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Tycoon Deripaska casts doubt on Russia quest for "victory" in Ukraine

Tycoon Deripaska casts doubt on Russia quest for "victory" in Ukraine
Tycoon Deripaska casts doubt on Russia quest for "victory" in Ukraine Copyright Thomson Reuters 2022
Copyright Thomson Reuters 2022
By Reuters
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By Mark Trevelyan

LONDON - Russian aluminium tycoon Oleg Deripaska suggested on Tuesday that no winner would emerge from Moscow's invasion of Ukraine and highlighted the economic price that Russia was paying for its actions.

Deripaska's comments to reporters in Moscow represented a rare public questioning of the Kremlin's rationale for the war by one of Russia's richest men. He was careful to avoid directly criticising President Vladimir Putin.

"I'm troubled by how quickly we abandoned everything that was achieved (economically) in the 90s, then we abandoned everything that we achieved in the 2000s, and now we are sitting and waiting for victory. Victory of what? Whose victory?" Deripaska asked.

He added: "I think that destroying Ukraine would be a colossal mistake, including for us."

Rising levels of prosperity had been linked to the development of Russia's private sector and building ties with the rest of Europe as Russia's main economic partner, he said.

But it was "obvious" that Western sanctions were now hurting Russia more than Europe, said Deripaska, founder of Russian aluminium giant Rusal.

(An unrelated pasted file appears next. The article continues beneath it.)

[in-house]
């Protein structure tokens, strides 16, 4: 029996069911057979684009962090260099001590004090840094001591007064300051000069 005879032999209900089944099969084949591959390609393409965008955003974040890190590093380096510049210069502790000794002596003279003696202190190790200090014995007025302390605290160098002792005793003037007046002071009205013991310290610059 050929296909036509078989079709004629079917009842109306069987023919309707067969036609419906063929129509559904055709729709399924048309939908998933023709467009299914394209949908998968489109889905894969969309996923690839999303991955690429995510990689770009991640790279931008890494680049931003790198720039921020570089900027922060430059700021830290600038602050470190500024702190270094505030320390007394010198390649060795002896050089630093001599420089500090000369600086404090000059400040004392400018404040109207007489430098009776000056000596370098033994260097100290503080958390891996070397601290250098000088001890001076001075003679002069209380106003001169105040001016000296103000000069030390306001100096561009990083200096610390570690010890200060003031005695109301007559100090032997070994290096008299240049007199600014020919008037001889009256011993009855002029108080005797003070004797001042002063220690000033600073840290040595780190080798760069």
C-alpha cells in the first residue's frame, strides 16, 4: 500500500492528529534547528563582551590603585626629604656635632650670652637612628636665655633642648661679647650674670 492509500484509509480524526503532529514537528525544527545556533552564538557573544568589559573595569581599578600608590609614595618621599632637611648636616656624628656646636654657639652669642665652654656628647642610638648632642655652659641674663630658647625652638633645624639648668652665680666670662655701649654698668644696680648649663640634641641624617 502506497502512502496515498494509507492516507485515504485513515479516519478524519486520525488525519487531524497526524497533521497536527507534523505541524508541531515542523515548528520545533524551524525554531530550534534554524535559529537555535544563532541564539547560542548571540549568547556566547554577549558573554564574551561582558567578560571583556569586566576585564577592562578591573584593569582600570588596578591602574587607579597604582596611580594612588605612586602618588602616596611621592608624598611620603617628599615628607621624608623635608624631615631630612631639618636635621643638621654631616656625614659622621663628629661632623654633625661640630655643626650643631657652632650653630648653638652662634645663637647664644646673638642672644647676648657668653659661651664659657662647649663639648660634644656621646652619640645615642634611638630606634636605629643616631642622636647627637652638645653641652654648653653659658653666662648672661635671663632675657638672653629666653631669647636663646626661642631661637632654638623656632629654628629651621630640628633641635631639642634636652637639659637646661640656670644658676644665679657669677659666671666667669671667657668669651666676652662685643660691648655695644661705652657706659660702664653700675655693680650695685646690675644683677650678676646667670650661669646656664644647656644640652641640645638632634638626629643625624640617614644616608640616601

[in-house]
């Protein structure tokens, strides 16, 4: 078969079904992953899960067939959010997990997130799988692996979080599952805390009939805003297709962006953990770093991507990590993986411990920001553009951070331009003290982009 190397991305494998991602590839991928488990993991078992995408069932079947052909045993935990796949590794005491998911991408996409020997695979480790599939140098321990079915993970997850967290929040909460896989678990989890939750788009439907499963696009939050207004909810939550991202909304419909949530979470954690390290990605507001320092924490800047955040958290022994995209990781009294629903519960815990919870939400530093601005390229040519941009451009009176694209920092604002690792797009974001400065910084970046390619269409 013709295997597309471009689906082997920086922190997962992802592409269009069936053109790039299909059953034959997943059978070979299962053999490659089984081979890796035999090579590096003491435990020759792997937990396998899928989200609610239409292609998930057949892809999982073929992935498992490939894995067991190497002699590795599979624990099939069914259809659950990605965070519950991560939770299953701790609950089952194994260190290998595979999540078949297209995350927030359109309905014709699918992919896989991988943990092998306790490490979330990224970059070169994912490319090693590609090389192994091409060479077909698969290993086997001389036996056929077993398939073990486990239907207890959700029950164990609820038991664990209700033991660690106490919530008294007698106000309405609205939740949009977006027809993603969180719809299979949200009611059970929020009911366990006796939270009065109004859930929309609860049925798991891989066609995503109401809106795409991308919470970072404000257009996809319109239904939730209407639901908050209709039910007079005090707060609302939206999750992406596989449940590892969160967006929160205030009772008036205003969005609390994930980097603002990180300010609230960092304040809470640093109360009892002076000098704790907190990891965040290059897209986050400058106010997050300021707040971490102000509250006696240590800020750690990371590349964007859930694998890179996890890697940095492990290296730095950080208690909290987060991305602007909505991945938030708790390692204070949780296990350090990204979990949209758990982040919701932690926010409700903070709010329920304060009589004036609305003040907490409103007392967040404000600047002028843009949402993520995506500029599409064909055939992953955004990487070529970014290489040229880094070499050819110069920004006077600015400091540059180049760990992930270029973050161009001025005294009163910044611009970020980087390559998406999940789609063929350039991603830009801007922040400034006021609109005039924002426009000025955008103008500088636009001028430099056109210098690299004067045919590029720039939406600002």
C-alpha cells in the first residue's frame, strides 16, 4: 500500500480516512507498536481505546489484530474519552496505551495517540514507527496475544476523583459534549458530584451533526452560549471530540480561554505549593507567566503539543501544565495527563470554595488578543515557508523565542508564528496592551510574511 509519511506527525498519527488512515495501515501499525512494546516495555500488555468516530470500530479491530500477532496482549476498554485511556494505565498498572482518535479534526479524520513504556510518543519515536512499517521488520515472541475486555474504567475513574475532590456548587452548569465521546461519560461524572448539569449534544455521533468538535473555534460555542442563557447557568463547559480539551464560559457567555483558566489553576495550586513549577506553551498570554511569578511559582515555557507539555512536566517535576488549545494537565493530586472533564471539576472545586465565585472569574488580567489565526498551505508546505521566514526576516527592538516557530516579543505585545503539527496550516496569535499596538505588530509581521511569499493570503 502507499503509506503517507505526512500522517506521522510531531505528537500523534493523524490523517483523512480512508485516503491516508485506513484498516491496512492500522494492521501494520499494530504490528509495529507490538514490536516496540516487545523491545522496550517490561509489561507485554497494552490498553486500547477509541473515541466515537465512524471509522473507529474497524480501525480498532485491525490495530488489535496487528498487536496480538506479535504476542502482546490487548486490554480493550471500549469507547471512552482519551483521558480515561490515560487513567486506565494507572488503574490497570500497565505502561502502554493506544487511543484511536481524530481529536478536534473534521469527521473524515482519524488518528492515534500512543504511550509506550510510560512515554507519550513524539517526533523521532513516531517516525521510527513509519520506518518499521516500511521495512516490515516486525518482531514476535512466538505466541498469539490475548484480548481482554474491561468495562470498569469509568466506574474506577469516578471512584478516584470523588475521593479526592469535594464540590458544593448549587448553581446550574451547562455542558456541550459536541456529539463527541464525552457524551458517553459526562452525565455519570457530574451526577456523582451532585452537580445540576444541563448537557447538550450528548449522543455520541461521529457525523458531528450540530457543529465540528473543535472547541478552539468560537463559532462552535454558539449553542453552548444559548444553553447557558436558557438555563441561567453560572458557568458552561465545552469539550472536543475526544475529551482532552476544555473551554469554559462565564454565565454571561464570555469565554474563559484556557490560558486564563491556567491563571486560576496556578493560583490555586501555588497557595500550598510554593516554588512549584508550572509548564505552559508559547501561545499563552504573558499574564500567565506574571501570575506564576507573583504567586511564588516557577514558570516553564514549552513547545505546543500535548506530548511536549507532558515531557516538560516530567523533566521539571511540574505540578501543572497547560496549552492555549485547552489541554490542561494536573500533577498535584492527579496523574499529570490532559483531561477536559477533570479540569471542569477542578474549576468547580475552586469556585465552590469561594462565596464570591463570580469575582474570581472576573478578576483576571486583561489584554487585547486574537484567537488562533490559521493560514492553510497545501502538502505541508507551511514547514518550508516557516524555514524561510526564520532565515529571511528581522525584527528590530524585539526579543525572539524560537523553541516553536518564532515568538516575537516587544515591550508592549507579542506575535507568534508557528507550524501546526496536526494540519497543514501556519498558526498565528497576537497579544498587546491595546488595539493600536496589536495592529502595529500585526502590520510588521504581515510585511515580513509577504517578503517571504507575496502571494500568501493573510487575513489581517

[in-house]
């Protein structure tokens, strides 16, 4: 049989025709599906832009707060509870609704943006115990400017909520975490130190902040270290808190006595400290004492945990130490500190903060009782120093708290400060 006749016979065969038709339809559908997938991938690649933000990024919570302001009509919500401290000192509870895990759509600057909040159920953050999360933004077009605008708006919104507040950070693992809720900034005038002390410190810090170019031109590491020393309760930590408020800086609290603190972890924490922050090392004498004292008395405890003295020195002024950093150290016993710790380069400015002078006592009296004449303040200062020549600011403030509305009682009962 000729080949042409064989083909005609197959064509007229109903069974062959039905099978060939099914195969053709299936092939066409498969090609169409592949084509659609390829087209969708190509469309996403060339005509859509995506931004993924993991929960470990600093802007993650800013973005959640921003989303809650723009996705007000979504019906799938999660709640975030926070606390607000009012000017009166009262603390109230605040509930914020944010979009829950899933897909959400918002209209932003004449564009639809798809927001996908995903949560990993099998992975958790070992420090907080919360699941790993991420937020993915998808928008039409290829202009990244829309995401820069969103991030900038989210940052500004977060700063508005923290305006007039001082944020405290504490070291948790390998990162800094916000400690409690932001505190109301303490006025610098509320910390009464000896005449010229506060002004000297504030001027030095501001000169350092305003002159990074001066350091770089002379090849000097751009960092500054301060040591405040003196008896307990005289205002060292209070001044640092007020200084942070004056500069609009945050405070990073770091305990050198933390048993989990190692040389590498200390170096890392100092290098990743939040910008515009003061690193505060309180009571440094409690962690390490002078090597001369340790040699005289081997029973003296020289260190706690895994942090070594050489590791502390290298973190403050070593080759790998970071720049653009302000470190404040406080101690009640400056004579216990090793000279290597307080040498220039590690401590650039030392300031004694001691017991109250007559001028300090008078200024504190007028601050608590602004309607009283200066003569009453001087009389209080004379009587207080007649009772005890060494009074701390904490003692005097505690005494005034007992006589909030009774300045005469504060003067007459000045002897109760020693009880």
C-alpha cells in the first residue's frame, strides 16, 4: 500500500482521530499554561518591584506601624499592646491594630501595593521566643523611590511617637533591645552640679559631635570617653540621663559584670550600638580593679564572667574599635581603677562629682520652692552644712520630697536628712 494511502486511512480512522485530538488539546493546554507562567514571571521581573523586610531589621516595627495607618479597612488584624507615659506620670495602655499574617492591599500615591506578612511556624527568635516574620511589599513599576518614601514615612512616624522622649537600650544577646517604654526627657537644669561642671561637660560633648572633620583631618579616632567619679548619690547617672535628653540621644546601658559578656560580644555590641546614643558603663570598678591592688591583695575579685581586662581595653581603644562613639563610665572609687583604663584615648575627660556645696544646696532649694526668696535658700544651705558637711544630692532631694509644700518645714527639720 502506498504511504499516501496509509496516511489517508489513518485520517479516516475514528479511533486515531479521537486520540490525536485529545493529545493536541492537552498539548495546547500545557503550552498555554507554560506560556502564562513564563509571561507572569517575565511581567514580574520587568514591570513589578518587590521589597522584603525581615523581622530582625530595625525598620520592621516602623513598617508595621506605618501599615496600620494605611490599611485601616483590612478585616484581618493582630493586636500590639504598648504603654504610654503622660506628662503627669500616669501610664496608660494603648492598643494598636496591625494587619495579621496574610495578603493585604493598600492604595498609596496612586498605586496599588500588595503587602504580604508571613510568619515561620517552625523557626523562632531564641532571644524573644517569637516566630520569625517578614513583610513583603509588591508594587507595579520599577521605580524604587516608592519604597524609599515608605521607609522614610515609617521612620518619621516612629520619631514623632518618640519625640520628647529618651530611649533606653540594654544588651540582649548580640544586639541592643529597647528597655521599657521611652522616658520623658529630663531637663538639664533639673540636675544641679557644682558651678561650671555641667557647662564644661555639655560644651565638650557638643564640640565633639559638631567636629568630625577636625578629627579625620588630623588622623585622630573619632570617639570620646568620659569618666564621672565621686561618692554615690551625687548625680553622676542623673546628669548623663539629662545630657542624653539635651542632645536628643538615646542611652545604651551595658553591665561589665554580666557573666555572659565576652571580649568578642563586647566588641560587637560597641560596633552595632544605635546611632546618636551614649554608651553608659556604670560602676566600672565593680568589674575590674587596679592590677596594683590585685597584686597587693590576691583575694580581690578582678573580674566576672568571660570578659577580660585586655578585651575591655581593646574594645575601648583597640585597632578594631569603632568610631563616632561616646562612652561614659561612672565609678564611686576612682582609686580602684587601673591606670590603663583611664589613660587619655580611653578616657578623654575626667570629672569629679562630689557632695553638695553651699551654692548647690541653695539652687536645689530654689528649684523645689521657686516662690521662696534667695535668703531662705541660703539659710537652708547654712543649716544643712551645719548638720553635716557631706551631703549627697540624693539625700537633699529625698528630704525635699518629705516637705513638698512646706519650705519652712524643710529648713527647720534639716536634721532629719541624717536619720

That contrasts with the argument repeatedly voiced by Putin that sanctions are rebounding on Western economies, triggering their highest inflation in decades, and that Russia will emerge stronger and more self-sufficient.

Deripaska - himself under sanctions from the United States, Britain and the European Union - said, however, that he had underestimated how stable Russia's economy would prove to be.

Nor did he see any threat to its political leadership.

"There is no potential for regime change in Russia. The opposition preferred beautiful European views and retreated from the life of the country," Deripaska said.

Many of Russia's leading opposition figures, especially associates of jailed Kremlic critic Alexei Navalny, have fled to other European countries to escape being prosecuted.

Deripaska, 54, is one of a group of businessmen known as oligarchs who control large parts of the economy, especially in energy and commodities, and have been able to preserve their fortunes on condition that they stay out of politics.

Putin calls the Feb. 24 invasion of Ukraine a special military operation to demilitarise and "denazify" the country, a line rejected by Kyiv and the West as baseless war propaganda. The Kremlin on Tuesday repeated its assertions that the operation was going according to plan.

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